1:02:55 Matt: “We’re also right now at a record day for new cases in Pennsylvania. We’ve seen here in Meadville a really concerning spike.” Commentary: the fall spike is here. Even during the day I wrote this, it got worse, with Crawford County having it’s own new record day. This is the problem, exacerbated by politicians who decided to make Covid a political issue, who suggested guidelines should be ignored, and did not push hard for everyone to wear masks, which are simple, cheap, and effective. No one likes them. That’s not the point. And Legislators needed to lead, and Roae and the House majority chose, instead, to campaign all summer by squandering the time and cultivating anti-mask sentiment. They have made our fall and winter more difficult.
1:03:17 Matt: “We should not have been forcing workers and businesses to make a decision between whether they open up and risk getting sick, or don’t open up and risk going broke.”
1:04:42 Matt: “I’m hopeful we’ll have consistent public messaging from elected officials that we can take this pandemic seriously. One of the things that has caused the pandemic to increase is the number of politicians, in the state house and also in the federal government, that perpetuated the hoax that Covid is a hoax.” Commentary: this should be a major consideration for every voter in every race. The core duty of government is to keep the public safe, and they failed. They failed because it suited their own purposes.
1:05:23 Matt: “If we can’t get it together as a people to look out for fellow Pennsylvanians, we’re gonna be in a really rough spot economically and in public health.” Commentary: I’m talking about Covid here specifically, and how we really are in control of our own fate, even as myopic politicians try to blame everyone but themselves. But this sentence holds true for it all. This is my campaign in a nutshell. We have to look out for each other. We have been led astray by elected officials who want us divided, who literally say they only vote with a single faction, who demonstrate no care for the Commonwealth. Here in NWPA, that sort of cycnial and destructive “leadership” has held us back economically for a very long time. How we care for our neighbors tells us a lot about how our future will take form. When we turn away from the community, we turn away from our better future selves.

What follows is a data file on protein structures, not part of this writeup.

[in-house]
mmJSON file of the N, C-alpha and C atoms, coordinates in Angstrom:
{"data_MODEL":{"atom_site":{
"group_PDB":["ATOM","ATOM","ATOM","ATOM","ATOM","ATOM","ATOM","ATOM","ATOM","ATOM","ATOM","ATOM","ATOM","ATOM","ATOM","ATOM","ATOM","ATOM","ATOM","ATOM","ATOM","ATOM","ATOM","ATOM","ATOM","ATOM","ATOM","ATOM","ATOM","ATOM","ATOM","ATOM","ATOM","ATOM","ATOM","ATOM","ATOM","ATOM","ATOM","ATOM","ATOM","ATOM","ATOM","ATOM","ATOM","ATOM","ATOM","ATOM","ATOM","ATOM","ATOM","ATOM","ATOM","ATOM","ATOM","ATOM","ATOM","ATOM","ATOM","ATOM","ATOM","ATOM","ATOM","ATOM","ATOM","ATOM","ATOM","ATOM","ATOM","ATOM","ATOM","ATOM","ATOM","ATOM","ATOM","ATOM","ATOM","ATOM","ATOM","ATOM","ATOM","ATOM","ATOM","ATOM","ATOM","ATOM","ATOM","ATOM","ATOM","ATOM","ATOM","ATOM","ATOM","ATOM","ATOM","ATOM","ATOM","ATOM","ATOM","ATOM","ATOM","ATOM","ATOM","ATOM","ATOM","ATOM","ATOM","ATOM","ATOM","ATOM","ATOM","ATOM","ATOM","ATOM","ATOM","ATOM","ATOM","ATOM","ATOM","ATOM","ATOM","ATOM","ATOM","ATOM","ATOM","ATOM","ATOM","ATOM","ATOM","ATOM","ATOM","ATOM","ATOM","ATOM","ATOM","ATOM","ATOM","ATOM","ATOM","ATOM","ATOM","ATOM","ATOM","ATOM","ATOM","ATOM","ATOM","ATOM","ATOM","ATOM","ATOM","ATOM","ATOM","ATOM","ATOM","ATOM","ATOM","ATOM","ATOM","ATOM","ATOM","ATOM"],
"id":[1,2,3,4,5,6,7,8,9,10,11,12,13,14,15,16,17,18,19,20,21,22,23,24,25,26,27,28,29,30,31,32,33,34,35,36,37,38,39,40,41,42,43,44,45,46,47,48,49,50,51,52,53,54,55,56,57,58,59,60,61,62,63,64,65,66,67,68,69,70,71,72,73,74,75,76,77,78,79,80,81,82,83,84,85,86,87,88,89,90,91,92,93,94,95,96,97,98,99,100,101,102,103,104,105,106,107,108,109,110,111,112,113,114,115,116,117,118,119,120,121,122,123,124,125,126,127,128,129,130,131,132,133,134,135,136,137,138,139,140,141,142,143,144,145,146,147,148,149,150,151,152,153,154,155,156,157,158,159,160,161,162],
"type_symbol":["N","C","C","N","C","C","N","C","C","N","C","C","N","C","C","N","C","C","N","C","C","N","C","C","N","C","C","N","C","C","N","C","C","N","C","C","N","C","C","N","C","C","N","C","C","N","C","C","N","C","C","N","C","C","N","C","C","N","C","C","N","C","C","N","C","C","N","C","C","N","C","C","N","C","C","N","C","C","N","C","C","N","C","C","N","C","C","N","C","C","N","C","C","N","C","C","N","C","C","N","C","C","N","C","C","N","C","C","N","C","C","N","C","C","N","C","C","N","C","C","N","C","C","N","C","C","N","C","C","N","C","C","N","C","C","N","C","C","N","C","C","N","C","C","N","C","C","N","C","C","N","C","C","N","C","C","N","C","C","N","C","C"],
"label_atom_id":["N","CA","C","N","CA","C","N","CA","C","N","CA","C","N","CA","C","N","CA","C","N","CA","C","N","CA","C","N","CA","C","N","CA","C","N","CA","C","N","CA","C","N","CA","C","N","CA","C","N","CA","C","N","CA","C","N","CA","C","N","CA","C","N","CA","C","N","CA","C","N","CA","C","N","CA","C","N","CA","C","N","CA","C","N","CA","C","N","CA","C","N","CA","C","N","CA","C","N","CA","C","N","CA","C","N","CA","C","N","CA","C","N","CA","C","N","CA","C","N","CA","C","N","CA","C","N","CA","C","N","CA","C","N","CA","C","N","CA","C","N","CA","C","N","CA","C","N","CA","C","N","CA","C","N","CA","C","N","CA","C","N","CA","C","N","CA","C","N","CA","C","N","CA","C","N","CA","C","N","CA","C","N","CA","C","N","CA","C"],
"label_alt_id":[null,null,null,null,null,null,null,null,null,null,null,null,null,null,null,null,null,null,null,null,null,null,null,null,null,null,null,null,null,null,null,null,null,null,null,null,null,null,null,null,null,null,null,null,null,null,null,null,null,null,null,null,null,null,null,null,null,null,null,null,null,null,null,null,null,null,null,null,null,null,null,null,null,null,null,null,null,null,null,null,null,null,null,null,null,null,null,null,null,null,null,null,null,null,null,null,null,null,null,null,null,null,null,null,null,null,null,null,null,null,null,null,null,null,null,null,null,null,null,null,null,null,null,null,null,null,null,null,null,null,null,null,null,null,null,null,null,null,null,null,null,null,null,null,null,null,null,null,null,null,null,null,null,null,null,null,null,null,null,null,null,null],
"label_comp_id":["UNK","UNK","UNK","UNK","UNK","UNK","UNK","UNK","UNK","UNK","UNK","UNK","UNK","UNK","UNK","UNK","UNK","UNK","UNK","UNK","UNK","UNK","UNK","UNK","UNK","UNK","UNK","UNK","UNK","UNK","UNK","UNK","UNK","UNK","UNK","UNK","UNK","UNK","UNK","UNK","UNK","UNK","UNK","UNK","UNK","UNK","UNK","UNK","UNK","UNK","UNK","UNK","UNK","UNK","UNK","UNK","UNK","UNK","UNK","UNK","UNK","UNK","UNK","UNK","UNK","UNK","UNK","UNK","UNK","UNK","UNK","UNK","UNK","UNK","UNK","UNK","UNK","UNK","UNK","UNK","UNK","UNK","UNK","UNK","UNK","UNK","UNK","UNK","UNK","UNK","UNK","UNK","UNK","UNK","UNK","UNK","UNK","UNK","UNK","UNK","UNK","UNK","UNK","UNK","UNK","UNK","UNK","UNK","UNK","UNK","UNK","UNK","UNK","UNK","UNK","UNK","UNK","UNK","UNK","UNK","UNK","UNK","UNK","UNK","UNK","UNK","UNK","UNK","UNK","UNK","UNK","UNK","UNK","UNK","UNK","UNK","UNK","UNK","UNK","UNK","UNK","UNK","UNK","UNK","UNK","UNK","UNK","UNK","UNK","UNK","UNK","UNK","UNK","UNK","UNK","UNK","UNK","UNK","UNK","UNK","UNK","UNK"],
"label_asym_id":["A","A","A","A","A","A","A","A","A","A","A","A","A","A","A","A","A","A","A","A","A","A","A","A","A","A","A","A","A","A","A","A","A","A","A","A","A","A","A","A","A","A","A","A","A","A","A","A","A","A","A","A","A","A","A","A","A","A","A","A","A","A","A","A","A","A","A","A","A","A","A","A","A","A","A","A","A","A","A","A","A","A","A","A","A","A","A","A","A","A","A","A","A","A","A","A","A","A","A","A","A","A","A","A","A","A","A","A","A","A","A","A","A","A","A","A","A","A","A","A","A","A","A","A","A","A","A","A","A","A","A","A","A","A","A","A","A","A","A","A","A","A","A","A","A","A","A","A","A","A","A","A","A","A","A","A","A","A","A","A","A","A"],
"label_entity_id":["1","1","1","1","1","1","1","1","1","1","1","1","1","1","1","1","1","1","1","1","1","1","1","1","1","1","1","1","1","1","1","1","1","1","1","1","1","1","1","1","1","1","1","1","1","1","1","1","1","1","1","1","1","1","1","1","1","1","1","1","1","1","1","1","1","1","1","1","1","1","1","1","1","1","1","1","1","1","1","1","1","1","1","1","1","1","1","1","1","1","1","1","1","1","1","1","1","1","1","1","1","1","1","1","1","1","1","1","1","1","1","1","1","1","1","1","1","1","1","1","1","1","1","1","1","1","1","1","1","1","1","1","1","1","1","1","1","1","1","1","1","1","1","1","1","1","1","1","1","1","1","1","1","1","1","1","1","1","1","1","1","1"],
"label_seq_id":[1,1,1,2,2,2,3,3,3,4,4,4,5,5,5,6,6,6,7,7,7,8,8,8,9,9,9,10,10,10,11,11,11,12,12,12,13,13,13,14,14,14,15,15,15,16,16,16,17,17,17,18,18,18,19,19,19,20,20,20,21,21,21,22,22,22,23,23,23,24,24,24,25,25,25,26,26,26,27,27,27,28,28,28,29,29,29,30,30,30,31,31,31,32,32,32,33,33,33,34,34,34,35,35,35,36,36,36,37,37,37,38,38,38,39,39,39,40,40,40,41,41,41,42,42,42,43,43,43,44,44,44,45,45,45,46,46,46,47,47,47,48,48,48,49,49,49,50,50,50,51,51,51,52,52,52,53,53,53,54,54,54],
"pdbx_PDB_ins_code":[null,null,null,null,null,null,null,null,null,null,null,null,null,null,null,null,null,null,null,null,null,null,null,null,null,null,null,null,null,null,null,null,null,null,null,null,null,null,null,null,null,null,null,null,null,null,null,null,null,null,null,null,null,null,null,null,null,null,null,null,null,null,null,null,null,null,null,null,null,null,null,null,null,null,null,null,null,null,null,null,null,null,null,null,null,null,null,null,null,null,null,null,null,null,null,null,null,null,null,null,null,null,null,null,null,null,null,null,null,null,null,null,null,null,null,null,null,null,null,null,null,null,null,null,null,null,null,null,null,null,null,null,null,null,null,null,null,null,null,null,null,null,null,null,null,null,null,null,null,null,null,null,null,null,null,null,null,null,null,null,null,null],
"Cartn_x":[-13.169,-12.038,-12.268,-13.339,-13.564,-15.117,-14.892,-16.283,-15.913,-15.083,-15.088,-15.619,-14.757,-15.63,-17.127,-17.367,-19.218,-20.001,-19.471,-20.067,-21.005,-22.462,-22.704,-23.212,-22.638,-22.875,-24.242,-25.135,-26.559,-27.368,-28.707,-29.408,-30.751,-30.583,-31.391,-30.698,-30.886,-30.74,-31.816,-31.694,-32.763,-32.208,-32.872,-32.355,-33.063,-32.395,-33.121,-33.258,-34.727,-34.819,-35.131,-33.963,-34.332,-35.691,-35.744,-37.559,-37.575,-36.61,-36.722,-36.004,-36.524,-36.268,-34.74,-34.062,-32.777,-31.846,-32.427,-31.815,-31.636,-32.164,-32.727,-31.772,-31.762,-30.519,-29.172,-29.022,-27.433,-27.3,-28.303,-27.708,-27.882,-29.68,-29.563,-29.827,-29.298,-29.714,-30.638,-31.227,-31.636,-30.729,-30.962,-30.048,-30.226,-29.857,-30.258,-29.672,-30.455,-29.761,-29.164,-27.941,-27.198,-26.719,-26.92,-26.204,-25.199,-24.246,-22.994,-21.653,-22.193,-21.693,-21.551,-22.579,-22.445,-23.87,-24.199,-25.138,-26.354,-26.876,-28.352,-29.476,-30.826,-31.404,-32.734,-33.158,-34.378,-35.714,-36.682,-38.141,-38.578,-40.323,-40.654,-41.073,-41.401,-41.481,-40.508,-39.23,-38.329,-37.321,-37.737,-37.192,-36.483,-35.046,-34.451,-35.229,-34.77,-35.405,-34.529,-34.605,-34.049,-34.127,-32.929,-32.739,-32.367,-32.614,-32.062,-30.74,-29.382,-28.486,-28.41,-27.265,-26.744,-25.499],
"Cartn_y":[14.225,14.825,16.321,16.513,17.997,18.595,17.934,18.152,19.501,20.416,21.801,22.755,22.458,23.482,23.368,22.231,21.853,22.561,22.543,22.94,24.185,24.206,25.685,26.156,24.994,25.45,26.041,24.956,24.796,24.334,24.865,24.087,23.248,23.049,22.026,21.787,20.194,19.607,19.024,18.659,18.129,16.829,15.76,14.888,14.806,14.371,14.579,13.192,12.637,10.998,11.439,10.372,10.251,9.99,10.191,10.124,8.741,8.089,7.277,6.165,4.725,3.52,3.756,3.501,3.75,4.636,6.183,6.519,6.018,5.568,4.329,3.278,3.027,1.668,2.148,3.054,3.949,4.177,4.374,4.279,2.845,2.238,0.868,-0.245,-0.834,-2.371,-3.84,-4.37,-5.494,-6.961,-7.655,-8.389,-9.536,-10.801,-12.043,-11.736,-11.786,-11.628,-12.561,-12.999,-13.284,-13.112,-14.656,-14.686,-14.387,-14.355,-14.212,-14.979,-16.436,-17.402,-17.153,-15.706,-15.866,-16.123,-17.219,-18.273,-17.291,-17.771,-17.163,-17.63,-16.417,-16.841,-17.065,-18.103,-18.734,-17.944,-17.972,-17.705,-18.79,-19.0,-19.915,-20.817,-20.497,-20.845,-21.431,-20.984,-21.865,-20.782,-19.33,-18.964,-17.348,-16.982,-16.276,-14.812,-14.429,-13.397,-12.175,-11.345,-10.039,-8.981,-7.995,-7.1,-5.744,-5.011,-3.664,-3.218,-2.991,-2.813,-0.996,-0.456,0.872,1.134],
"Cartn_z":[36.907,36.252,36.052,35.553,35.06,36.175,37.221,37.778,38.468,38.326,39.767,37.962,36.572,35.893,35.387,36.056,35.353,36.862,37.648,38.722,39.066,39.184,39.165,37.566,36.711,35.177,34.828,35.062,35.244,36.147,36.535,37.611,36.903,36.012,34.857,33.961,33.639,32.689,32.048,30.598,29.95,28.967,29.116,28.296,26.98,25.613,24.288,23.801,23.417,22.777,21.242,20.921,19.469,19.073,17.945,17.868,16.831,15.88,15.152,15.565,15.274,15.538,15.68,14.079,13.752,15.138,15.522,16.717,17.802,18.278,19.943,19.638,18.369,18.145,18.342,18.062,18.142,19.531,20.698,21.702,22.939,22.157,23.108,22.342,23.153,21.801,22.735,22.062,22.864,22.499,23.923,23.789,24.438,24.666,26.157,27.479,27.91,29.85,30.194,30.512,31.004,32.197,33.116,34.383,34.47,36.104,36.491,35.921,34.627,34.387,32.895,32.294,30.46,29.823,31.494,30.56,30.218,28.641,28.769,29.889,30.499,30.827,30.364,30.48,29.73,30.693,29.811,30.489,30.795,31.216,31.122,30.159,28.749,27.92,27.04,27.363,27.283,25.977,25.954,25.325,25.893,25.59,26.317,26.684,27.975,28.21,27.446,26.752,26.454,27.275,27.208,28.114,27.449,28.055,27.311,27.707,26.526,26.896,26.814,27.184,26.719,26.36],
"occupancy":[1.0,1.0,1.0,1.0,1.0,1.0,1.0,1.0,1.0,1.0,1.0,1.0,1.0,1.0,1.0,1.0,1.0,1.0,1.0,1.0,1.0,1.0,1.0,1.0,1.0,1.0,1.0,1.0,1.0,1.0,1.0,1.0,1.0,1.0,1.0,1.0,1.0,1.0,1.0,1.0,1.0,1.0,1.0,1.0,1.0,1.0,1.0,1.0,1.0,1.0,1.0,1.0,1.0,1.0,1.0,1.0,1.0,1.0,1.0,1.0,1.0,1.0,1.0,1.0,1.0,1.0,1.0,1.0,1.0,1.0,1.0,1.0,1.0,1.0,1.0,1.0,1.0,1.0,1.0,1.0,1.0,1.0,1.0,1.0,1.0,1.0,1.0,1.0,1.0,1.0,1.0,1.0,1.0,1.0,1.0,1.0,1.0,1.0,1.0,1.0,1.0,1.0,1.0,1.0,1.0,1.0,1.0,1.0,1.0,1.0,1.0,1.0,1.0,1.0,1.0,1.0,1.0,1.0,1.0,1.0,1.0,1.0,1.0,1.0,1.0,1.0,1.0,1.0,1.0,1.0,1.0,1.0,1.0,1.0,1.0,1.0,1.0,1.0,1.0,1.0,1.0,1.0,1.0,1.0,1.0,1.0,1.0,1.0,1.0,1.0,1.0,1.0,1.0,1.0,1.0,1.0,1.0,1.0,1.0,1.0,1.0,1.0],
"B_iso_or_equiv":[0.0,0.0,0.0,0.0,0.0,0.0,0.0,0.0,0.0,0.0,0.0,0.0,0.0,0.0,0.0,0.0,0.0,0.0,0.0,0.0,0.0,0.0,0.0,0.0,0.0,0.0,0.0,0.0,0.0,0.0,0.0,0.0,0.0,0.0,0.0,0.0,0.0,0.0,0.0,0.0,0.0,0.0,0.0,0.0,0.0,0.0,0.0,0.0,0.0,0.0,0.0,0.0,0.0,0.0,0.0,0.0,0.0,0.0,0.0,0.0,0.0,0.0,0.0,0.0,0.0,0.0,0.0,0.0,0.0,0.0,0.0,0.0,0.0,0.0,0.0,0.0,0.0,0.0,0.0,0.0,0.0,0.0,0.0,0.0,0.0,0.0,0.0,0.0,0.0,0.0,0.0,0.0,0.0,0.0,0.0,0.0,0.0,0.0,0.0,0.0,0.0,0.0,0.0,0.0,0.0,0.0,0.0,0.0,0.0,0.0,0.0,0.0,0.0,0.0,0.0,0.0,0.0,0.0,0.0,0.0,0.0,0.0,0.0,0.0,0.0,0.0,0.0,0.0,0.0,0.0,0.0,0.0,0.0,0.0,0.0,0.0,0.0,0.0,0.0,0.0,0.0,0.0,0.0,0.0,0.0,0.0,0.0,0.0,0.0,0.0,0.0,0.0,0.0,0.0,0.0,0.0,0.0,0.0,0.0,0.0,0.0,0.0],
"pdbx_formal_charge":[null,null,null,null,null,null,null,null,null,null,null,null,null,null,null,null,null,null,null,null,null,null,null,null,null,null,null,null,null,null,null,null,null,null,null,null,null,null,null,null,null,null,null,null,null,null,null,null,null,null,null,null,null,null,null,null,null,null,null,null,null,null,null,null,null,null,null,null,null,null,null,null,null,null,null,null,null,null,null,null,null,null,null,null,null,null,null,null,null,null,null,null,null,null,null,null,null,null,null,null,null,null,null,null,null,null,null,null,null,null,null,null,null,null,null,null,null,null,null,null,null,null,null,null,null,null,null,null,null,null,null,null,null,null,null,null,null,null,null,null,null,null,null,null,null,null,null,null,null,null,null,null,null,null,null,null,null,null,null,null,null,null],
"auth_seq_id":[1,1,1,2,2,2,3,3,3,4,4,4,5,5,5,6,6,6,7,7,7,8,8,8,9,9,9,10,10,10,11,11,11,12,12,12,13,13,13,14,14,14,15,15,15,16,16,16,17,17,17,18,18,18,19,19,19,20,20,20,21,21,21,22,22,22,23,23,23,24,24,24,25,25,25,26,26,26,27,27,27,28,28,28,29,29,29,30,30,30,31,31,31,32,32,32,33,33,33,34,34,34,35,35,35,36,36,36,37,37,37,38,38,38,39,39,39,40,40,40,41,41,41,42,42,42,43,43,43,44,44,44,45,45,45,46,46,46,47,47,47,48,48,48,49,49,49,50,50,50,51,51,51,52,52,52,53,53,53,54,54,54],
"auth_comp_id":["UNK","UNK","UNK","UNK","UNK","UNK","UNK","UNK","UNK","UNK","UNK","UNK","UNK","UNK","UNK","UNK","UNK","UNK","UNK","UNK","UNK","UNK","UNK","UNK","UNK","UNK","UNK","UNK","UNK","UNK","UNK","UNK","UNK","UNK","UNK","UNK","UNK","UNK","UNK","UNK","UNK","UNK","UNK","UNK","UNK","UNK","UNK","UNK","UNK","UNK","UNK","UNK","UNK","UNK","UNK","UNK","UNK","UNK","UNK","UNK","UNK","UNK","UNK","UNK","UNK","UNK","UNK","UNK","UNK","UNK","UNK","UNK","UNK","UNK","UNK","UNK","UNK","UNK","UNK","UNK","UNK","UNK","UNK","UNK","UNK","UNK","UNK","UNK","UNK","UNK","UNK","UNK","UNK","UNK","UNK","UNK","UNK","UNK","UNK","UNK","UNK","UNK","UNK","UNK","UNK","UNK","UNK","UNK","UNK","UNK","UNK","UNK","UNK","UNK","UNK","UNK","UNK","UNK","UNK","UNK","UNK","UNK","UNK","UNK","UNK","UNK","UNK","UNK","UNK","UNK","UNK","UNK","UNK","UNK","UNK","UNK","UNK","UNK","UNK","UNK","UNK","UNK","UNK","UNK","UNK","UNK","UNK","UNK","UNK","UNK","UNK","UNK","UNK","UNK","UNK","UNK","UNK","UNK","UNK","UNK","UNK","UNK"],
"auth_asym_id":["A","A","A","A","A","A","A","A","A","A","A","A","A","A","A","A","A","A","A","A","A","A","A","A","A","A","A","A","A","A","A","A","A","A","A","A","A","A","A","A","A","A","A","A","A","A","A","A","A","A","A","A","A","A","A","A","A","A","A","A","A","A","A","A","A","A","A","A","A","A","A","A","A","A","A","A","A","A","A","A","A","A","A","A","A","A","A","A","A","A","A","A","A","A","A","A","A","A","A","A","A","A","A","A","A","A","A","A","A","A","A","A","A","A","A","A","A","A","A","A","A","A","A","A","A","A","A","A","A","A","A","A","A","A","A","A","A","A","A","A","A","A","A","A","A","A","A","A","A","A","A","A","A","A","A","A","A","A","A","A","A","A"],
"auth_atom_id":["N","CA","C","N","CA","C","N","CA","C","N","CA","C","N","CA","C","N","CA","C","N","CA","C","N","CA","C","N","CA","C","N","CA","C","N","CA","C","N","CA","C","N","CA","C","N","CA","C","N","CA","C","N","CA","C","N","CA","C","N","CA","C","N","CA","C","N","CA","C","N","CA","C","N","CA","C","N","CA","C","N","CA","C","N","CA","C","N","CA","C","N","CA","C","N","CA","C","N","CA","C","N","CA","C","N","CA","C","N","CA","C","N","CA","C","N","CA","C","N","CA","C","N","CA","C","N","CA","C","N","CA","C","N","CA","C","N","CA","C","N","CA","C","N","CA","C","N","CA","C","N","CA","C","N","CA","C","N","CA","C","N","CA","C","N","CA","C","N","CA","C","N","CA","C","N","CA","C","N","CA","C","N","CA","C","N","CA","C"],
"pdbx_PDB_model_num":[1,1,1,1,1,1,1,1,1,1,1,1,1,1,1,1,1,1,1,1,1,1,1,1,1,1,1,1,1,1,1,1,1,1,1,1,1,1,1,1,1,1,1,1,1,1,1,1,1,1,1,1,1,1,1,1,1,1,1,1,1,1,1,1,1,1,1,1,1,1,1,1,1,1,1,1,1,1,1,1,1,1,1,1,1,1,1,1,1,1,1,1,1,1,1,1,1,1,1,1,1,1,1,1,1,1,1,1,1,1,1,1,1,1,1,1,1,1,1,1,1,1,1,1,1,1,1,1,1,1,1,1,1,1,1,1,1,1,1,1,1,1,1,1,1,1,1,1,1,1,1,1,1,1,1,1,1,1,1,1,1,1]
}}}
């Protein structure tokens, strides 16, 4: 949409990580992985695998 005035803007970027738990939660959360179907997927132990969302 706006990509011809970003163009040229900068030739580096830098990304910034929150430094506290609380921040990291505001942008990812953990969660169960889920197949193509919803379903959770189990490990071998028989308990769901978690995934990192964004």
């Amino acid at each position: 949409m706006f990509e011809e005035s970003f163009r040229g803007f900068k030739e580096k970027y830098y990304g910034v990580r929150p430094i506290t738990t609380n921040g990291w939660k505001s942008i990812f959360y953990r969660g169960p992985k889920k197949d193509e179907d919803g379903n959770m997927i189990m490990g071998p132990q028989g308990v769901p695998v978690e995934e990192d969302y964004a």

1:07:12 Roae: “It doesn’t make any sense to force healthy people into quarantine. That’s not how things are usually done. Usually sick people are placed into quarantine, so they don’t get other people sick. The flu virus is gonna go around this year also, just like it always does, so are we gonna do all this for the regular flu?” Commentary: Gaaaaaaa! Either Rep. Roae doesn’t understand how Covid works (quite possible) or he’s willfully distorting how it works (scary if true). A) Covid is not usual, and the whole issue of Covid is that you Don’t.Want.To.Get.It, and preventing its rapid spread is crucial to preventing the wildfire growth it demonstrates. You can seem healthy and be a carrier, so everyone needs to work together to look out for other people. That’s what makes it hard for fierce individualists. You can’t muscle through this. You can only get through it by caring for someone else first. If you only think of yourself first — the perspective of the kind of right-wing ethos on display in Rep. Roae’s track record — Covid wins. It is a disease that can be battled only through humility and mutual care. B) It is NOT.THE.FLU. I think Rep. Roae knows this, yet he’s creating the false equivalency to scare folks with the specter of ongoing government control. It’s lazy and cynical. C) You know what? If we made sure everyone had paid sick leave, including paid family sick leave, we could control seasonal flu outbreaks a lot better than we do. Many vulnerable folks needlessly die every year from flu because we refuse to give people the tools to prevent its spread. Maybe it’s time to stop calling cruelty a fiscal strategy.
1:07:45 Roae: “We need to live our lives” Commentary: I agree. And needless death is not living. We are fast approaching 9,000 Pennsylvanians who are not living their lives, very much because politicians refuse to take public health seriously. (Obviously, Rep. Roae means something very different than that in this segment. Which is why I am asking for your vote.)